Monday, June 6, 2011

Does federal regulation impose costs of $1.75 trillion per year?

Last week, Cass Sunstein--a Chicago law professor and economist released a plan for regulatory reform.  Commentary on the proposals sometimes mentioned that the reforms were small in size, because federal regulations impose a cost of $1.75 trillion on the U.S. economy. As best as I can tell, that number comes from a study done under contract for the Small Business Administration by  Nicole V. Crain and W. Mark Crain, two economists from Lafayette College. Here, I ask two overall questions about that interpreting that estimate. 1) How much can this estimate of the costs of federal regulation be trusted? 2) Even if the estimate is true, what about potential benefits of regulation?

 1) How much can this estimate of the costs of federal regulation  be trusted? 

An estimated cost of $1.75 trillion is certainly large. Is its size plausible? As you would expect, the authors break down their estimates into some major categories, which looks like this:

I'm not familiar with all the underlying sources here, but the environmental and tax compliance numbers are roughly in line with other estimates I've seen. But the single largest factor here is the economic cost, which is determined by an "original regression analysis using World Bank Regulatory Quality Index." The Regulatory Quality index is one part of the World Bank's overall Worldwide Governance Indicators. As researchers who help to put together this data point out, it is based on survey evidence of from a mixture of commercial business information providers, public sector organizations, nongovernment organizations, and firms and households.

The key regression uses data on 25 OECD countries from 2002 to 2008. It uses per capita GDP as the dependent variable. The Regulatory Index for that country is one explanatory variable. Other control variables are foreign trade as a share of GDP, country population, primary school enrollment as a share of the eligible population, and fixed broadband subscribers per 100 people. Crain and Crain choose a "minimal" level of regulation, look at how far the U.S. is above that level, and then use the estimated coefficient to project how much U.S. per capita GDP is reduced by having that higher level of regulation.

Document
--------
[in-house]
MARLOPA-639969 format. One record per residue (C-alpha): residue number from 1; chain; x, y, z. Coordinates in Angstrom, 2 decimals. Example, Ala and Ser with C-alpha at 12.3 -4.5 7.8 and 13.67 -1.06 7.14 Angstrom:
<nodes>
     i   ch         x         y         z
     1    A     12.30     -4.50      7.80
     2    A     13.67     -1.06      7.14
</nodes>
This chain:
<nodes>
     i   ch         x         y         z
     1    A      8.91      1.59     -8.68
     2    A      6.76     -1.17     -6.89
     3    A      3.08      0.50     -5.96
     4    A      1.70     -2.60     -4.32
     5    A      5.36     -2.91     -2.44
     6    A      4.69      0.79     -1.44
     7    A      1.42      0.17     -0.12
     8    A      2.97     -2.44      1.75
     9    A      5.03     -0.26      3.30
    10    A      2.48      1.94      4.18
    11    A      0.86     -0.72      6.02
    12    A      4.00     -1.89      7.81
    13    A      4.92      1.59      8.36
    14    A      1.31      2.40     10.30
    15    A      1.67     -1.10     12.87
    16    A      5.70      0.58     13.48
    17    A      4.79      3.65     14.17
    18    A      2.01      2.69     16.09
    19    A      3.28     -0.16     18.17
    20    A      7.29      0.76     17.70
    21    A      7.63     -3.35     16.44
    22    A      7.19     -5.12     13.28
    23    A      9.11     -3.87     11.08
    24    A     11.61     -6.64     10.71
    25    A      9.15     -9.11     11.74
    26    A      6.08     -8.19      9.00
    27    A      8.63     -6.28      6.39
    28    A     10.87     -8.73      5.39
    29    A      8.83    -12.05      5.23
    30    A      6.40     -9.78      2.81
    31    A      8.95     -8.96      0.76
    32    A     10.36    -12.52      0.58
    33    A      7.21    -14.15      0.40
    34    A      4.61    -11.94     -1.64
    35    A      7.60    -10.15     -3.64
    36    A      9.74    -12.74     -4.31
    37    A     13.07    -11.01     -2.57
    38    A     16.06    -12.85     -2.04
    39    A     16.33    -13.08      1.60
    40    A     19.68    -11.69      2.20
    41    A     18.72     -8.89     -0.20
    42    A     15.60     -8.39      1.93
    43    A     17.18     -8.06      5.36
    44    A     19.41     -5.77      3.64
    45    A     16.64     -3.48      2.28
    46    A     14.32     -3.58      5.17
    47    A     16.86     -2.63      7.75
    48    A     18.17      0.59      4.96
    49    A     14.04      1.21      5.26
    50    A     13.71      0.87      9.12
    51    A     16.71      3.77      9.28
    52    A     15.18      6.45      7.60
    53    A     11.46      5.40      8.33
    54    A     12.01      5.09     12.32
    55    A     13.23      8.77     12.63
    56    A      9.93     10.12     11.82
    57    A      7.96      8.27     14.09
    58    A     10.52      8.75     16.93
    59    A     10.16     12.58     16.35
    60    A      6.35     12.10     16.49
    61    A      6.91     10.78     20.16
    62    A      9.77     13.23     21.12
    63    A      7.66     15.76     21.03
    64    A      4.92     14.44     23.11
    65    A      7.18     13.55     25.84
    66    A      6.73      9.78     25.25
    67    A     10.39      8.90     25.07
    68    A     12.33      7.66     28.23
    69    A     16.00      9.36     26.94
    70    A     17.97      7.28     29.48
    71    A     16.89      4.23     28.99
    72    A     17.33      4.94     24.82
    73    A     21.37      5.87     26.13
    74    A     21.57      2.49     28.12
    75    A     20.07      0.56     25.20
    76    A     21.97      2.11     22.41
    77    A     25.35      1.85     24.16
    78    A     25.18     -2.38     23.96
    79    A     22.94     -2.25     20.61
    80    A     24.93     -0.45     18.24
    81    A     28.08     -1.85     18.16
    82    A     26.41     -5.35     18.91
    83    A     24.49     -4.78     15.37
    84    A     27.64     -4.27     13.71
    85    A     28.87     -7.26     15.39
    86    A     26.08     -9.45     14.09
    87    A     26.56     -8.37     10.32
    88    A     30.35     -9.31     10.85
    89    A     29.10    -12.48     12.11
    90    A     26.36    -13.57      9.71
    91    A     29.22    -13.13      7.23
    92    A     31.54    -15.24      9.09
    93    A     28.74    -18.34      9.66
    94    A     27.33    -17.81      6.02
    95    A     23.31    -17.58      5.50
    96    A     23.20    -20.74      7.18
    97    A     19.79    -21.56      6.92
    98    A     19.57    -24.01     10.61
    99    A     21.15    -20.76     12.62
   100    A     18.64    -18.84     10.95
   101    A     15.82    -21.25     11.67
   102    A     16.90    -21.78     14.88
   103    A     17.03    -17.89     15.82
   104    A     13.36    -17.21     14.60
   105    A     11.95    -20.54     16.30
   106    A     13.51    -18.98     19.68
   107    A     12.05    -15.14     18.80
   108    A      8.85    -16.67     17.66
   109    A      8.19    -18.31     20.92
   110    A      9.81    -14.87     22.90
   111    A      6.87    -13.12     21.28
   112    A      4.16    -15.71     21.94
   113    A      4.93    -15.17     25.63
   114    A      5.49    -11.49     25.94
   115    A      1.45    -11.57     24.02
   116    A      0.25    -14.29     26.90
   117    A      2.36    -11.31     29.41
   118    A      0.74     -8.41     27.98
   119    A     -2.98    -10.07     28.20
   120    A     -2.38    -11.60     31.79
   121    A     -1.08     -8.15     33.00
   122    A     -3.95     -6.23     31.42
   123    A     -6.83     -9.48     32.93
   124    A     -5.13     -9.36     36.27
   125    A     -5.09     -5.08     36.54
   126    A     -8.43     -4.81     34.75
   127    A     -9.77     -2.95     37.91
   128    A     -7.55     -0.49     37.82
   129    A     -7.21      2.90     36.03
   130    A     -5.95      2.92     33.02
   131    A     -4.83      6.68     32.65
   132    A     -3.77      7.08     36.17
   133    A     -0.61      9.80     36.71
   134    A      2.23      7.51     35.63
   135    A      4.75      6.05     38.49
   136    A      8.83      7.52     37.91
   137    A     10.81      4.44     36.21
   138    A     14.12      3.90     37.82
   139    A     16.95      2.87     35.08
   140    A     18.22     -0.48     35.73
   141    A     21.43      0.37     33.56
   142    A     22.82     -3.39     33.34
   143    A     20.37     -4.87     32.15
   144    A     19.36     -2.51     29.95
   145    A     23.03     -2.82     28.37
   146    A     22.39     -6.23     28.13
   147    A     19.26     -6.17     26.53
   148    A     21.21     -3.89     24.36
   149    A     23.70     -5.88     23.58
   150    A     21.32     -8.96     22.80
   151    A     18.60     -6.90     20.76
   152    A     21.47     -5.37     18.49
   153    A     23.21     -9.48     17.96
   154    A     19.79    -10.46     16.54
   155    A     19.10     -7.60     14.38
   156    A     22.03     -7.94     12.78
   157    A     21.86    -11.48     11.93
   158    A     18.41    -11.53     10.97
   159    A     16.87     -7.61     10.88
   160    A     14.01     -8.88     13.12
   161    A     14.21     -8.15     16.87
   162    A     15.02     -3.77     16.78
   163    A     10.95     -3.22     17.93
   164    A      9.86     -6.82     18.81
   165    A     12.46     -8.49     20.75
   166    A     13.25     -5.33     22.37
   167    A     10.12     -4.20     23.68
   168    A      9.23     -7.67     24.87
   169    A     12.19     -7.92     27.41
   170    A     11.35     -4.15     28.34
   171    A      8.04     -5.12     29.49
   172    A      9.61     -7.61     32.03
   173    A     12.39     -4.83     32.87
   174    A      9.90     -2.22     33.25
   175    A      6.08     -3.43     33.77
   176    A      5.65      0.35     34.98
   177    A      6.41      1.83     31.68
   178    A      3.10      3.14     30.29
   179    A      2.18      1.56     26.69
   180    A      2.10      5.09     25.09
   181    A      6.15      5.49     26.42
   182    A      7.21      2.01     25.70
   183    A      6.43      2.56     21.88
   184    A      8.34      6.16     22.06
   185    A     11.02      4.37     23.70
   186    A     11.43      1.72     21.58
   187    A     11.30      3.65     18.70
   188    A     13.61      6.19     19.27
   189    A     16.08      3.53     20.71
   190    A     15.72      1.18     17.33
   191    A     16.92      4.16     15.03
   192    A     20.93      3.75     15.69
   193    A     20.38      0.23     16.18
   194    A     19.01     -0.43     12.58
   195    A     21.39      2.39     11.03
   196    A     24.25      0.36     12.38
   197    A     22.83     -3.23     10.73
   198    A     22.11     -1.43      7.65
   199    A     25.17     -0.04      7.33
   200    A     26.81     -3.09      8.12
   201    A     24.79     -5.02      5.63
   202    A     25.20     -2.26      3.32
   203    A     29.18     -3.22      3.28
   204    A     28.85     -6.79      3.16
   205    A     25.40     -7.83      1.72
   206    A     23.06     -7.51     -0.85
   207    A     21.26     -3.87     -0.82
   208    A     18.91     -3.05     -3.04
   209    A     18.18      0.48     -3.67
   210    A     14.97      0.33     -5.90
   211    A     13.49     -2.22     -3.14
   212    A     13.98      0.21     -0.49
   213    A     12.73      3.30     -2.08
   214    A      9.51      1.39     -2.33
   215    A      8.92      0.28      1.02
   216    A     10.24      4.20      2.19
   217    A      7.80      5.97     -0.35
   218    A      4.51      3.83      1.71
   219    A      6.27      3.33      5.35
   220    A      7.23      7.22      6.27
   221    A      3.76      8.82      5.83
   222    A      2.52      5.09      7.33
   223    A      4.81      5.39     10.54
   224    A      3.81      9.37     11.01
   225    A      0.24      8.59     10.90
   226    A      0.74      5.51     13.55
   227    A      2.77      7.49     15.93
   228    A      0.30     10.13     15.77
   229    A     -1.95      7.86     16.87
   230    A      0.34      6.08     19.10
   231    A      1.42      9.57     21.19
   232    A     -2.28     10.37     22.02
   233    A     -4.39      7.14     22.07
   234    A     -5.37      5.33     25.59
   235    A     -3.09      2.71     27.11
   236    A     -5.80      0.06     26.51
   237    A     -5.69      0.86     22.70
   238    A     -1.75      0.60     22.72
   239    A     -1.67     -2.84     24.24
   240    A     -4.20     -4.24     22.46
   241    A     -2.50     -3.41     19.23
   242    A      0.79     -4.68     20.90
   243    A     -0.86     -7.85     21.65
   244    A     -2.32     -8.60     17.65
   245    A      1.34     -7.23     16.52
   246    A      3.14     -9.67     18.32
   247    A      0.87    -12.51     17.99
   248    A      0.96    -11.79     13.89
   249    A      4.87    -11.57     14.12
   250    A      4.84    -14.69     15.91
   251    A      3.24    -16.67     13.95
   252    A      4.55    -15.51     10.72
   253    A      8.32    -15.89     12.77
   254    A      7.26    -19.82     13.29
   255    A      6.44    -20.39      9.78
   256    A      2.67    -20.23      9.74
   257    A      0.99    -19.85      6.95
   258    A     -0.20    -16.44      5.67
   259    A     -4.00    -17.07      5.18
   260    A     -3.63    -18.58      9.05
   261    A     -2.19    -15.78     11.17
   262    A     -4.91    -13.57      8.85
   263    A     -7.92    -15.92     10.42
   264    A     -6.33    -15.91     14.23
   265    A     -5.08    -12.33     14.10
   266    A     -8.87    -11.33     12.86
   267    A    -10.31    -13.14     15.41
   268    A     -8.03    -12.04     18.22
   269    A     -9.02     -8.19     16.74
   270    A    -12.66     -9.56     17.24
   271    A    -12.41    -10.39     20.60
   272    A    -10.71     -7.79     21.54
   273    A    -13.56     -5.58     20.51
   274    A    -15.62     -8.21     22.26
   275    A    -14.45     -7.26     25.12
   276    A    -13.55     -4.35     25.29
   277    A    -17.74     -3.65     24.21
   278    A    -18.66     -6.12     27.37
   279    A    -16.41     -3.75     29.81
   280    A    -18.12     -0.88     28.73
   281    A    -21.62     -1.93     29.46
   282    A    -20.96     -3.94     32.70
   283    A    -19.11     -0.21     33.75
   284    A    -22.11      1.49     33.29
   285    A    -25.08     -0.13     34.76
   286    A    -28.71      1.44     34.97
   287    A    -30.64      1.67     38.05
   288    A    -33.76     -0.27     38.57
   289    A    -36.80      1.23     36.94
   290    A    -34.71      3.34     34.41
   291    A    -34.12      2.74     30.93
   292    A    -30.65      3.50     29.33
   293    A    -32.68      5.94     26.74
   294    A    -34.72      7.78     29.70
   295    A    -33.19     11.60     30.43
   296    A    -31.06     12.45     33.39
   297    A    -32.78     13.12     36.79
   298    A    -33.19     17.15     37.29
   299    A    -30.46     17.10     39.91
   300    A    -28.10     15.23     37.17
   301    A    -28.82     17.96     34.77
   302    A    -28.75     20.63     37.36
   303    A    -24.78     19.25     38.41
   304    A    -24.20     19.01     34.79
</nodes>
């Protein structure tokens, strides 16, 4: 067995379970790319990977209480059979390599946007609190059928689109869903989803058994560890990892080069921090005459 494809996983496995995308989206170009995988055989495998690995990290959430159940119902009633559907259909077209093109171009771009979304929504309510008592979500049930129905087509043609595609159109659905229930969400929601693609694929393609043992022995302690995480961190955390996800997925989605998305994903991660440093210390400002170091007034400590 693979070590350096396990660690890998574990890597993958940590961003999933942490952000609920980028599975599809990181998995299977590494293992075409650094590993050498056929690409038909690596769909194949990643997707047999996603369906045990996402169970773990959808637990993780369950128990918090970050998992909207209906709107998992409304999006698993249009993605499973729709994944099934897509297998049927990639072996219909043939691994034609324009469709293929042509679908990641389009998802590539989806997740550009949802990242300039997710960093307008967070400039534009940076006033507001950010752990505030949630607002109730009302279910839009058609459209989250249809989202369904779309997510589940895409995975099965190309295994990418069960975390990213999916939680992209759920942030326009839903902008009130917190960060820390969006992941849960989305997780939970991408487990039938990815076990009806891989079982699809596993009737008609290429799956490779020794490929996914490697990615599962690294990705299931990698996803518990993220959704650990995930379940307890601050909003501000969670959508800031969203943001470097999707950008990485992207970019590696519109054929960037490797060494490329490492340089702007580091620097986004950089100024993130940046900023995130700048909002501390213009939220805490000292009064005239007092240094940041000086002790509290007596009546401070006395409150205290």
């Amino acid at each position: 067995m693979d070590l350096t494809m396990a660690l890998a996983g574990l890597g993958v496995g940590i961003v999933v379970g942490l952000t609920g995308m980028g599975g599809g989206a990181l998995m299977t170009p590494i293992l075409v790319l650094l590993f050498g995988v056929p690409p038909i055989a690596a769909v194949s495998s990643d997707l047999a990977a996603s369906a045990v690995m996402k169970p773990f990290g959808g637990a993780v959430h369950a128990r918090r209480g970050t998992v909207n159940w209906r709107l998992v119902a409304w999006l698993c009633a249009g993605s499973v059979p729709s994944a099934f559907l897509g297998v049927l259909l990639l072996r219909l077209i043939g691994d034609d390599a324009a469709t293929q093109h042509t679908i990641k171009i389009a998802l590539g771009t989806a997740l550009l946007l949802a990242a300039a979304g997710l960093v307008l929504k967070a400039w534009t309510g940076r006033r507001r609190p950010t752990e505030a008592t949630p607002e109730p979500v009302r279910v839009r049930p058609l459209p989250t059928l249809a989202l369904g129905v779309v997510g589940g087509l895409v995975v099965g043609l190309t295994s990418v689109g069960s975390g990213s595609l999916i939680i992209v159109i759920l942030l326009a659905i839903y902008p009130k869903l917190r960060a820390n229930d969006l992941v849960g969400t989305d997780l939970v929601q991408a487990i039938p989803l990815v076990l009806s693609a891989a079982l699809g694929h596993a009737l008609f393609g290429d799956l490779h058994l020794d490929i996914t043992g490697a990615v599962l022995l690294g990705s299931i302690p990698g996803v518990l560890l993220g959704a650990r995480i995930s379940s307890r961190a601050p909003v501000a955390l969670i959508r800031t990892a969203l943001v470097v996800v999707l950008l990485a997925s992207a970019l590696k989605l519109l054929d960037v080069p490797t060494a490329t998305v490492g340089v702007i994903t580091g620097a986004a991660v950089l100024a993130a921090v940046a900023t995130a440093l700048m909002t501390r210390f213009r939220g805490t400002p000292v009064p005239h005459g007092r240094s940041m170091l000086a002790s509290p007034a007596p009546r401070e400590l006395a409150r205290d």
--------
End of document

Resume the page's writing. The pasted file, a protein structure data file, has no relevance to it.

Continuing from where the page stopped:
As Crain and Crain point out, this broad approach is not new to them: other academic studies have used indexes of regulatory quality from the World Bank, OECD, and other sources. The Office of Management and Budget has experimented with a similar approach in the past. I'm not aware of any efforts to build up estimates of economic costs of regulation one regulatory agency and one main law at a time. But this regression approach is clearly open to a lot of questions. Cross-country regressions are notorious for having a hard time getting at cause and effect. How much does one trust a result based on seven years of data on perceptions of regulation? As the authors point out, they did a similar study back in 2005 using OECD survey data on regulation, and comparing that study with this one implies that the cost of U.S. regulation rose 70% from 2004 to 2008!

Overall, I wouldn't be shocked if the economic costs  of regulation are large. But I lack confidence in this specific estimate.

2) What about benefits of regulation?

Even if the $1.75 trillion in costs of federal regulation is accurate, it would not address whether those regulations have benefits that might exceed their costs. I don't know of overall evidence on this point (which is more than a little bothersome!), but in the Spring 2002 issue of my own Journal of Economic Perspectives, A. Myrick Freeman III of Bowdoin College wrote on "Environmental Policy Since Earth Day I: What Have We Gained?"

Freeman emphasizes that some environmental regulations are cost effective, and others not so much. He writes: 
"Among the winners in terms of net economic benefits are the following: the removal of lead from gasoline; controlling particulate matter air pollution; reducing the concentration of lead in drinking water under the Safe Drinking Water Act; the setting of maximum allowable concentrations on some volatile organic compounds under the Safe Drinking Water Act; the cleanup of those hazardous waste sites with the lowest cost per cancer case avoided under Superfund; and probably also the control of emissions of chlorofluorocarbons. ... The environmental rules that appear to be losers in terms of net economic benefits include the following: mobile source air pollution control; much of the control of discharges into the nation’s waterways, with the exception of some lakes and rivers that were especially polluted; and many of the regulations, standards and cleanup decisions taken under the Federal Insecticide, Fungicide and Rodenticide Act, the Toxic Substances Control Act, the Safe Drinking Water Act and Superfund."

It's bothersome but true that many government regulations have not received dispassionate cost-benefit analysis. My guess is that such analysis would encourage more regulation in some areas, where benefits are far in excess of costs, and less regulation in others. The goal should be to get more bang for the bucks spent on regulatory costs. For example, if it is costing corporations $100 billion a year to fill out tax forms, it's worth asking whether there are win-win ways to change the tax code so that corporations spend less and the federal government collects more.